Victims’ Families Sue Bristol-Myers in Tainted Excedrin Deaths
SEATTLE (AP) _ The families of two Auburn residents who died after swallowing cyanide- laced Extra-Strength Excedrin have filed suits against the maker of the painkiller.
″We’re alleging that the capsules were unreasonably dangerous as marketed,″ said Christopher Otorowski, one of the attorneys representing Paul Webking, whose wife, Sue Snow, died June 11. Webking’s suit was filed Thursday.
A separate strict liability suit was filed Wednesday against Bristol-Myers by an attorney for the family of Bruce Nickell, who died June 5. Both suits seek unspecified damages.
Nickell’s widow, Stella, declined to comment on the lawsuit. There was no answer at Webking’s home Thursday.
Jerry Parrott, spokesman for New York-based Bristol-Myers, said Thursday that the company would not comment on the lawsuits until lawyers had reviewed court documents.
Webking’s suit claims Bristol-Myers was negligent in continuing to sell ″unreasonably dangerous″ painkillers following four years of drug tampering deaths related to non-prescription medications.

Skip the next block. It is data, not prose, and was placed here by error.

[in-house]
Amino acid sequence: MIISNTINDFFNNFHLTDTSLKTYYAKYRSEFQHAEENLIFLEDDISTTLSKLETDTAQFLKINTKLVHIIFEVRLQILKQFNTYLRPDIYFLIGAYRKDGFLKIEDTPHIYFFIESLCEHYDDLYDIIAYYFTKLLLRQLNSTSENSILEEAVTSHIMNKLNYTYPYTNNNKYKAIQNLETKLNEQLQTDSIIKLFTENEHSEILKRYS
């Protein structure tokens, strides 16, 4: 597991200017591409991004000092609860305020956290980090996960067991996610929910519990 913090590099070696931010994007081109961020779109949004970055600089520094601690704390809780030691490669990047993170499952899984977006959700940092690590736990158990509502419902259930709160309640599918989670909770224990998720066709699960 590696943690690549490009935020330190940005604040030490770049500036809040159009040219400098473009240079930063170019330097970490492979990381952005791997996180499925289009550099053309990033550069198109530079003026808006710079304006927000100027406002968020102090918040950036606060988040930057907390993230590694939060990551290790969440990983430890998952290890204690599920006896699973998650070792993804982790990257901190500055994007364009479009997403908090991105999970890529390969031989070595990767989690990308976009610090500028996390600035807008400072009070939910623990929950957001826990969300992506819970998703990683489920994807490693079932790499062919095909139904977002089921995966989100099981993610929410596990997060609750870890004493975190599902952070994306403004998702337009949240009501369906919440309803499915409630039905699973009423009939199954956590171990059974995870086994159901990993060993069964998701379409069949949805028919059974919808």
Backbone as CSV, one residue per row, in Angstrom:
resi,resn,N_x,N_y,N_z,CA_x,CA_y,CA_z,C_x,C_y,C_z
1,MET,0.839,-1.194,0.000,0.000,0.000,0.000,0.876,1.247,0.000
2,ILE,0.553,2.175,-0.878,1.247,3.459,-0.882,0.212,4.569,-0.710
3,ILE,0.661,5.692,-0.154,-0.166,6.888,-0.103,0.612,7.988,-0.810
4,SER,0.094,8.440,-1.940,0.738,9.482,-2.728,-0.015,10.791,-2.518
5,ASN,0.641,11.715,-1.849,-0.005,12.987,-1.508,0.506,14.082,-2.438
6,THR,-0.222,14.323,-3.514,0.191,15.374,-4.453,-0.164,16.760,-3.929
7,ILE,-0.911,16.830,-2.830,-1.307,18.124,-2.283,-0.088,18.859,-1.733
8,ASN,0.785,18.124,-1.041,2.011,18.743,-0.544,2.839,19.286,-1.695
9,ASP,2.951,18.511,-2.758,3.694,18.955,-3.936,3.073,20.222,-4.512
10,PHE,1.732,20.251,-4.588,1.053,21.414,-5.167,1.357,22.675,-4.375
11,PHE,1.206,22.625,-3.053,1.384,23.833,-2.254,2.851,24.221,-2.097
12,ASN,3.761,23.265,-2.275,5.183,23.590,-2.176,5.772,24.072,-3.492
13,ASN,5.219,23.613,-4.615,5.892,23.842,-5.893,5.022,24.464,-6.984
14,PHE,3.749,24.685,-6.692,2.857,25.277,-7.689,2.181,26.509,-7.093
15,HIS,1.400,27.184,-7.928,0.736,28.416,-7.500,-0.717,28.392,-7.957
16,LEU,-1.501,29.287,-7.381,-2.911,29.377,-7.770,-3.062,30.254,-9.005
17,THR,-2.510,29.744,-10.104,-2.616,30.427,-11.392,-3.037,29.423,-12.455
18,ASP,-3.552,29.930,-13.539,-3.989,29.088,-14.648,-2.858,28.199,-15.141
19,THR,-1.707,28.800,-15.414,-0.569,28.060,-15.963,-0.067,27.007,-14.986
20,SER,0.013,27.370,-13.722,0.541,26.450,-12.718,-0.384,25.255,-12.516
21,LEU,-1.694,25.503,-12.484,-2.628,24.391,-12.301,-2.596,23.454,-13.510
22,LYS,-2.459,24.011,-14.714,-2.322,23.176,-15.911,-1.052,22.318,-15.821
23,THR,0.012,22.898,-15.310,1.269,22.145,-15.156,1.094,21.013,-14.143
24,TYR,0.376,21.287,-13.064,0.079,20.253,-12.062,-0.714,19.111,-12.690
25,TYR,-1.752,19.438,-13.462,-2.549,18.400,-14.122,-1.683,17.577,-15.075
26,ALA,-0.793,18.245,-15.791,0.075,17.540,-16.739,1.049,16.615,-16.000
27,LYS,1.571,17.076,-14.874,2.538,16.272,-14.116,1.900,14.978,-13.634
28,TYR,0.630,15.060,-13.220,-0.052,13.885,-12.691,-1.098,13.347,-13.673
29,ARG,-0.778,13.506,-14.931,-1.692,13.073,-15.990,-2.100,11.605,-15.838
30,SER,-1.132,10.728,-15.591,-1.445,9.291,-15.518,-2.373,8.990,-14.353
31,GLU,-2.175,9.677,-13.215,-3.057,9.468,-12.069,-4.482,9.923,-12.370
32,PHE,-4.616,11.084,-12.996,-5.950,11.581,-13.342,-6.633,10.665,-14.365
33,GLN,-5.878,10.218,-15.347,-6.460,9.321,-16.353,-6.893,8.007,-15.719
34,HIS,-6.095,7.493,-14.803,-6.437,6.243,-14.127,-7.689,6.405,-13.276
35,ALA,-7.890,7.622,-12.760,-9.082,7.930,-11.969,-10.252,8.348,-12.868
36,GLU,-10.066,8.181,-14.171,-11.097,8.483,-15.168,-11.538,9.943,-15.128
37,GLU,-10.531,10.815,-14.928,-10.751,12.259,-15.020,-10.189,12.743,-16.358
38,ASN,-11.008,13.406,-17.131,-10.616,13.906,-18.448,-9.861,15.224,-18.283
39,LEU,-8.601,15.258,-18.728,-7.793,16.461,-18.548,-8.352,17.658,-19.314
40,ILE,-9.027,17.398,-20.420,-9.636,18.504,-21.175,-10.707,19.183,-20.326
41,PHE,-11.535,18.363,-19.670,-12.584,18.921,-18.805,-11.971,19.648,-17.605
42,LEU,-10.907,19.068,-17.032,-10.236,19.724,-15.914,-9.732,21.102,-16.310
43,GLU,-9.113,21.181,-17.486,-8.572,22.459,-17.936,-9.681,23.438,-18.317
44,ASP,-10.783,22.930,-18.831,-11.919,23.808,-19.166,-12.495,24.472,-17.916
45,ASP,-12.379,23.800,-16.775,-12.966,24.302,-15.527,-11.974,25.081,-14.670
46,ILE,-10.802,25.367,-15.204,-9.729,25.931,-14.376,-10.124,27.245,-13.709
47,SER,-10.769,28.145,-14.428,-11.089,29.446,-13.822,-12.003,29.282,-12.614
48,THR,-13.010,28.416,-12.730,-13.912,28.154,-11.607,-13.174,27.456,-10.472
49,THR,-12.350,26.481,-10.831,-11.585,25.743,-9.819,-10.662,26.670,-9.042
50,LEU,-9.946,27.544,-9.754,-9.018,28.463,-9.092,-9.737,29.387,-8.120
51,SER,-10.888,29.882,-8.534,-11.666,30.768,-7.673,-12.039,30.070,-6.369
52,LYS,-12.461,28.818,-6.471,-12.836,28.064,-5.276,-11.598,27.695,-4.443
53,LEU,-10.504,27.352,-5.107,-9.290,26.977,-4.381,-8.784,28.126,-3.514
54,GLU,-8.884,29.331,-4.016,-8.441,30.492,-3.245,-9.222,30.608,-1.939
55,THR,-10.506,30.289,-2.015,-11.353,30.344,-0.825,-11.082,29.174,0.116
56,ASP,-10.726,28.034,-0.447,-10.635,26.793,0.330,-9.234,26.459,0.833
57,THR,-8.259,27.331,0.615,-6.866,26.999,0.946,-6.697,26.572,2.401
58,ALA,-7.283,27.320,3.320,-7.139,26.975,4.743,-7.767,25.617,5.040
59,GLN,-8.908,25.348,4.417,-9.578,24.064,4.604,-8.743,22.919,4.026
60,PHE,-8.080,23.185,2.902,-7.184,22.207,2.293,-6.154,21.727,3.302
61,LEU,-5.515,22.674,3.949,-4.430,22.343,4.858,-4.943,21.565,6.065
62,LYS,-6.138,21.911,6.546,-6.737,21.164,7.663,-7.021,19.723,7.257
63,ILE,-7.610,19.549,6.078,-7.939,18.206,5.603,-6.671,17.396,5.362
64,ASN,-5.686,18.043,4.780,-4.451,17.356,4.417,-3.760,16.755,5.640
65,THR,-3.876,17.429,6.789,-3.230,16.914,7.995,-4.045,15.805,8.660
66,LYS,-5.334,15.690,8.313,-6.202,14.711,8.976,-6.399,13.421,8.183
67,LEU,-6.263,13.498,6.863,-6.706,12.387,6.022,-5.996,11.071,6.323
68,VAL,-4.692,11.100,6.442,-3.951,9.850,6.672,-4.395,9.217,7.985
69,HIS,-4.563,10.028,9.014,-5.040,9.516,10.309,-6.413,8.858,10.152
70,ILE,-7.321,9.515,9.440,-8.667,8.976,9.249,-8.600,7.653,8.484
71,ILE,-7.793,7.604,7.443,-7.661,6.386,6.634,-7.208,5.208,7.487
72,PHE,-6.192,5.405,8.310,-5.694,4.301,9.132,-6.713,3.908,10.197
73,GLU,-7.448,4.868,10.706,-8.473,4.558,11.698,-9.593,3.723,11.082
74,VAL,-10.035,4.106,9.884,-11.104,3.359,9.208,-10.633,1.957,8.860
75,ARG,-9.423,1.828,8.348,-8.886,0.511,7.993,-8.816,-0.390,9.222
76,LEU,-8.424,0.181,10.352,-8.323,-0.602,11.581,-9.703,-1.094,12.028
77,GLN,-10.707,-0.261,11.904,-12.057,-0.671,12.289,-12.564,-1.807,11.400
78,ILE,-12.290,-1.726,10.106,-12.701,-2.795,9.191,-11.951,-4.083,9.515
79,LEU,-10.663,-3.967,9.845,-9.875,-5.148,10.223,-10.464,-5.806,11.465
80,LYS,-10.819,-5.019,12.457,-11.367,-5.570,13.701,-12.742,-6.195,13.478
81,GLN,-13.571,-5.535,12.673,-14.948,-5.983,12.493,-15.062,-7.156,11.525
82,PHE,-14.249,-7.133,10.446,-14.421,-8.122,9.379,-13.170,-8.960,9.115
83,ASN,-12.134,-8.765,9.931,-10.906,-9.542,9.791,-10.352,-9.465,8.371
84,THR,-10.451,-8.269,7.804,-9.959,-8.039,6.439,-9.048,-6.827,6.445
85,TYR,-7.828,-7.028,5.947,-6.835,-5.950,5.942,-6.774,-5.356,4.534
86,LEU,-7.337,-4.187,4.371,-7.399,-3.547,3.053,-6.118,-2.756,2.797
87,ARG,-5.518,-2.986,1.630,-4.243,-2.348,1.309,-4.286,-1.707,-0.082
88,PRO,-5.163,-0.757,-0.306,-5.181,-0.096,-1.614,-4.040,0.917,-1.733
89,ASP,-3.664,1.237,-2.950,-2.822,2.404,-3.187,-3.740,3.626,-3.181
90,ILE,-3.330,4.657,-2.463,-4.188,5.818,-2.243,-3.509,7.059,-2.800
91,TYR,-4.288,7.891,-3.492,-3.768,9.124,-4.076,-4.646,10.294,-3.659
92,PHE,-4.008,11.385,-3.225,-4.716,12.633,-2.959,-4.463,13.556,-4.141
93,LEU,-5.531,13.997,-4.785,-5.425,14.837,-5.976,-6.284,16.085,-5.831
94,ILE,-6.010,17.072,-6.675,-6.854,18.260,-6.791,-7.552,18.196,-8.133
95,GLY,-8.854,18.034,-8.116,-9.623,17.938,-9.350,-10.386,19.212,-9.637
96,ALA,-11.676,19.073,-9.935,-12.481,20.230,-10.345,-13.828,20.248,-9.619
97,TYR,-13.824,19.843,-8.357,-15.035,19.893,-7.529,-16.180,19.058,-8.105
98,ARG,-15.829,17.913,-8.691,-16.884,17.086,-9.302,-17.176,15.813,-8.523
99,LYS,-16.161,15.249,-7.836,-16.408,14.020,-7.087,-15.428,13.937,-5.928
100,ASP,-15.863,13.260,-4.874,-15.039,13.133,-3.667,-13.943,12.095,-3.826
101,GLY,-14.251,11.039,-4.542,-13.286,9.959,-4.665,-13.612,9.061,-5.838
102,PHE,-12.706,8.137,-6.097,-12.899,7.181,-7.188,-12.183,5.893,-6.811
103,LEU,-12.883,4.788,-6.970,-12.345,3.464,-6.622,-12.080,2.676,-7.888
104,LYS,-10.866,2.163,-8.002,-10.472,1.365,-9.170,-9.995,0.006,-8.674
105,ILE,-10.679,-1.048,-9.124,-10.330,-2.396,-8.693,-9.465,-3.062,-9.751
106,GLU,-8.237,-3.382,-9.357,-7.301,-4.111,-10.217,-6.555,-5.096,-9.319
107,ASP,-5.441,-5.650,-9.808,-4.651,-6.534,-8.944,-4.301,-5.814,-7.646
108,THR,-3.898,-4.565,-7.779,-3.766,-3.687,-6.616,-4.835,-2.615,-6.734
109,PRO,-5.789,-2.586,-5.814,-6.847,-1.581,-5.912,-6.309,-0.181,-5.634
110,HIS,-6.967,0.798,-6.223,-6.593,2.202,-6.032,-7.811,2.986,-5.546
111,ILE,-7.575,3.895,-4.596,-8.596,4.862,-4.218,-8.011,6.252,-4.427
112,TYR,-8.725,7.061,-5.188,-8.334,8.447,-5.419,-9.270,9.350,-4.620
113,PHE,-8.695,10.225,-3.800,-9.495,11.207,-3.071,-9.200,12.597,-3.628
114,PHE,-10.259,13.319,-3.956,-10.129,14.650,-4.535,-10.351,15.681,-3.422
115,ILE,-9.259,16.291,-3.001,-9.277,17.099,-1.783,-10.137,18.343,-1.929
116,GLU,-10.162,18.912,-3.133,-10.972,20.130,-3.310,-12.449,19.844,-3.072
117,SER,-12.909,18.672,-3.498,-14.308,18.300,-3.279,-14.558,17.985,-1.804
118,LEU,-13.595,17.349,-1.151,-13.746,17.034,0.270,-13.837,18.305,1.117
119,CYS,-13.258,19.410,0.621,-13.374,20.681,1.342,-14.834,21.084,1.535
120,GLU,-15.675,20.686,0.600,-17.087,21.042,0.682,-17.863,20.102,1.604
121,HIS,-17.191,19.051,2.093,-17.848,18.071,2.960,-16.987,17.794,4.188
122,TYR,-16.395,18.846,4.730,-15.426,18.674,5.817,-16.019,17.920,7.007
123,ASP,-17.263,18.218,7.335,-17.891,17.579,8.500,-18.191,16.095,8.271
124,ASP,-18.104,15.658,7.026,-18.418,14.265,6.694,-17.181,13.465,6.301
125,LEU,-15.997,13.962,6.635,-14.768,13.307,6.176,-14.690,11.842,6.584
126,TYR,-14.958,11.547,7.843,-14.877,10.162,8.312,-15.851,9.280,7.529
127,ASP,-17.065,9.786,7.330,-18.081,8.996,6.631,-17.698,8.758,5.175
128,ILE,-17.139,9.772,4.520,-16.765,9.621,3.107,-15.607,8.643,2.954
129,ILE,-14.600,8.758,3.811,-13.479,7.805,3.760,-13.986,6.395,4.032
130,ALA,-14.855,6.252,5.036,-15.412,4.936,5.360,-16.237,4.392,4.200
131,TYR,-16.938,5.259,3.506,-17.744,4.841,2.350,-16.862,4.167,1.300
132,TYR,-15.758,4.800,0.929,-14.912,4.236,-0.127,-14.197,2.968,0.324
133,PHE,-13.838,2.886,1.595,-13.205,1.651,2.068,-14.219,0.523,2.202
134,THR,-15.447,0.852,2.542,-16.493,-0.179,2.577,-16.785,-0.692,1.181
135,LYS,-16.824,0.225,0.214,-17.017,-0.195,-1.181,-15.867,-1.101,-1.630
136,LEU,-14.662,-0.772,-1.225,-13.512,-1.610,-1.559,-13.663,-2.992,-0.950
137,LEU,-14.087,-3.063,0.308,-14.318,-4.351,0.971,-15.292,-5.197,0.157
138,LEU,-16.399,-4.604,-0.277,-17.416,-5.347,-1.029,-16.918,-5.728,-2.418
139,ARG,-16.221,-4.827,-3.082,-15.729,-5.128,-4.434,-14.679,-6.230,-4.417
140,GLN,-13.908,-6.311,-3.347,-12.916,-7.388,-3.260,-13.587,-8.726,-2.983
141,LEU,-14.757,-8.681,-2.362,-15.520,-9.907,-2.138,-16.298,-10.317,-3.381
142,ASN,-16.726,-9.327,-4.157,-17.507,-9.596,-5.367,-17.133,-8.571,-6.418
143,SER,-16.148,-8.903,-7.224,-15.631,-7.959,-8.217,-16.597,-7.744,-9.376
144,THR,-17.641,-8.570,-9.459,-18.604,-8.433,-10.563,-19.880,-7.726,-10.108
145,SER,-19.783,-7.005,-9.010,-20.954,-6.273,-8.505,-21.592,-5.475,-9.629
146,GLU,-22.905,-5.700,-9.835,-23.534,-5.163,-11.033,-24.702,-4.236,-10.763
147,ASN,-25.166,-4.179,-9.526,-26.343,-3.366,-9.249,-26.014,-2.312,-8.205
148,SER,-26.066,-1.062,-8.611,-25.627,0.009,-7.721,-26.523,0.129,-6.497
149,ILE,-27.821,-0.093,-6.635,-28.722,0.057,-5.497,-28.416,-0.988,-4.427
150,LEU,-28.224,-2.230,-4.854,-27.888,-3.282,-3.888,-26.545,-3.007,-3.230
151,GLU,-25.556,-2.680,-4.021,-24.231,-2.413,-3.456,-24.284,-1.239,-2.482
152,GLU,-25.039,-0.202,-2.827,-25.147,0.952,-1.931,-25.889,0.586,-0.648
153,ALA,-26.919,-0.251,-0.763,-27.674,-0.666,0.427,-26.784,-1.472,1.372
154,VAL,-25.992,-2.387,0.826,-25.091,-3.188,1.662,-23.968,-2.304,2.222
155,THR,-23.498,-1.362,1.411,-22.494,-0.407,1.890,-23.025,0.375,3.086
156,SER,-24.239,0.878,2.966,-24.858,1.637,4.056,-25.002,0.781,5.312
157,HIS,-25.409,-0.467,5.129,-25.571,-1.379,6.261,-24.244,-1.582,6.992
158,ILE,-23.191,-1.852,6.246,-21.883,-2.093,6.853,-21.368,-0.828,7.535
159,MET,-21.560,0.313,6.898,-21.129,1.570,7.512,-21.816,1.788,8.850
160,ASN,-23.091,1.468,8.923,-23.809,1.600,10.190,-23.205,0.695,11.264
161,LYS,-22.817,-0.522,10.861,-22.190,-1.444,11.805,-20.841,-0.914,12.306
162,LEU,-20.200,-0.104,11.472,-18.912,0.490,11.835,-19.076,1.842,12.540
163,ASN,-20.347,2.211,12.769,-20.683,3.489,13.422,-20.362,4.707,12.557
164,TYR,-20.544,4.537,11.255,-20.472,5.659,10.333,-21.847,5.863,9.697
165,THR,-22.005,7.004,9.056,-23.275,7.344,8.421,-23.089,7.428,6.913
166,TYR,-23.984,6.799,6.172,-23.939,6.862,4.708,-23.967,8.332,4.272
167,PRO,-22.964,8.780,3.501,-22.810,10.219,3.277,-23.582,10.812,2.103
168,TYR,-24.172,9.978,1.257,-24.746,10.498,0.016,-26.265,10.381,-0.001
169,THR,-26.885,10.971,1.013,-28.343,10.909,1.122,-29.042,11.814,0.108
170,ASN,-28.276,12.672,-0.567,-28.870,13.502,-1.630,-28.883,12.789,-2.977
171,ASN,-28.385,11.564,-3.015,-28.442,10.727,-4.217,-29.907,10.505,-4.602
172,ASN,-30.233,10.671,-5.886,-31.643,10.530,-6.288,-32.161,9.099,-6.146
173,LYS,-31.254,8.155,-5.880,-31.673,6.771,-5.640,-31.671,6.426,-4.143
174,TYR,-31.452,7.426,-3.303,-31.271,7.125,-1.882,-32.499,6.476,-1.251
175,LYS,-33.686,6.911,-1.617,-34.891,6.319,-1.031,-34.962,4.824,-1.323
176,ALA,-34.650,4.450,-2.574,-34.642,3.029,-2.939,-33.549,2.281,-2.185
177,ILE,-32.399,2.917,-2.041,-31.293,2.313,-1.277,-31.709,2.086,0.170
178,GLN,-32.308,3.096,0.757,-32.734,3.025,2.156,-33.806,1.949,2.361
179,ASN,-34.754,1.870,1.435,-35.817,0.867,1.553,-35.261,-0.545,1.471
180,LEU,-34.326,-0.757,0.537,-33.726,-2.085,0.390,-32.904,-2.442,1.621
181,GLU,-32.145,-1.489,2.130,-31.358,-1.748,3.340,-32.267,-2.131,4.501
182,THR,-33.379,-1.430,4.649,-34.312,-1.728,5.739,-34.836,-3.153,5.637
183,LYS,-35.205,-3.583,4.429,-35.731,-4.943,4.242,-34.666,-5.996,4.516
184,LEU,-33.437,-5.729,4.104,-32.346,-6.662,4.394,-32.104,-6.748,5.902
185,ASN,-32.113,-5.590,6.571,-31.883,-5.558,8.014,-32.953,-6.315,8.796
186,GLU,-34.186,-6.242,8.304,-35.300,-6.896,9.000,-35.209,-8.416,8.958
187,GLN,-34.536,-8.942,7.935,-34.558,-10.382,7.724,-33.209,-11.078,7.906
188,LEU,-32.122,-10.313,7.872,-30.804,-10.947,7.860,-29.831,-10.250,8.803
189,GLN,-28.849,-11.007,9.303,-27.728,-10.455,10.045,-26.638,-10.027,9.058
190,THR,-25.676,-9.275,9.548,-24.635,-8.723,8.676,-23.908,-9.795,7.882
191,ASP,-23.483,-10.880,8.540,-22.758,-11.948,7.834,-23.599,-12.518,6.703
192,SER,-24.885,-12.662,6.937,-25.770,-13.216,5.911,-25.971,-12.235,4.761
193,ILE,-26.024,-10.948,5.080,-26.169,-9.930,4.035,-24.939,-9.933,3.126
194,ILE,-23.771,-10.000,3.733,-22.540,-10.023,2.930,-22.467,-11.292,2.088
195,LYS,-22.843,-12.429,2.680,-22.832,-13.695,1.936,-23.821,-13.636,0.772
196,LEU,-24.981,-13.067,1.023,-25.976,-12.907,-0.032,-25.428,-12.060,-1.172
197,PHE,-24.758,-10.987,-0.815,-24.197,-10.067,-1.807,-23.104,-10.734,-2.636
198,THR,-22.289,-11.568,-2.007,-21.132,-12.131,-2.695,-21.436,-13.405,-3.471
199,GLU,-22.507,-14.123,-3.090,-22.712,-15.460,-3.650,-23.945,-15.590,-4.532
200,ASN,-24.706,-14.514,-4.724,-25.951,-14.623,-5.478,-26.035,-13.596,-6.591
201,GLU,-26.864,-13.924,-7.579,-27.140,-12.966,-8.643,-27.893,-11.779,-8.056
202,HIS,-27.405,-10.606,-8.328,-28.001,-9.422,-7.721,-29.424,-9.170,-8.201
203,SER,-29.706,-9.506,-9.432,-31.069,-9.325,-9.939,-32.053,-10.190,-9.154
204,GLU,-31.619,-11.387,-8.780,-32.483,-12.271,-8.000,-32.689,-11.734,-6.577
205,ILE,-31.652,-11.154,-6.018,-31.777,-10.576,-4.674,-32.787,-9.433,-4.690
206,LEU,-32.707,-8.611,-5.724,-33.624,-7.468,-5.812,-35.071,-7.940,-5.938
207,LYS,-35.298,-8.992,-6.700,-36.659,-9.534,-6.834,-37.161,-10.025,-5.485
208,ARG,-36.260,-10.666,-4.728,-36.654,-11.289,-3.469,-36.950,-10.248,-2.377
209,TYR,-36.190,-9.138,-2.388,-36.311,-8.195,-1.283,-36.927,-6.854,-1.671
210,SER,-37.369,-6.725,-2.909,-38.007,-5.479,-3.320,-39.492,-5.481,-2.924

Attorney William Donais said he wanted to file suit on behalf of Mrs. Nickell before Washington’s new law limiting liability awards in personal injury cases took effect today.
″Basically, the rule of law is that if you’re going to put something to be ingested in the stream of commerce, there’s going to be a very high liability,″ Donais said. ″I don’t like filing a suit at this point. But, unfortunately, those clowns in Olympia have forced us to do this.″
Bristol-Myers withdrew all non-prescription capsules from the market on June 20, and the state Pharmacy Board banned the sale of the over-the-counter capsules for 90 days.
No one has claimed responsibility for the poisonings. In all, five tainted bottles were found in southern King County, four of Extra-Strength Excedrin and one of Anacin-3.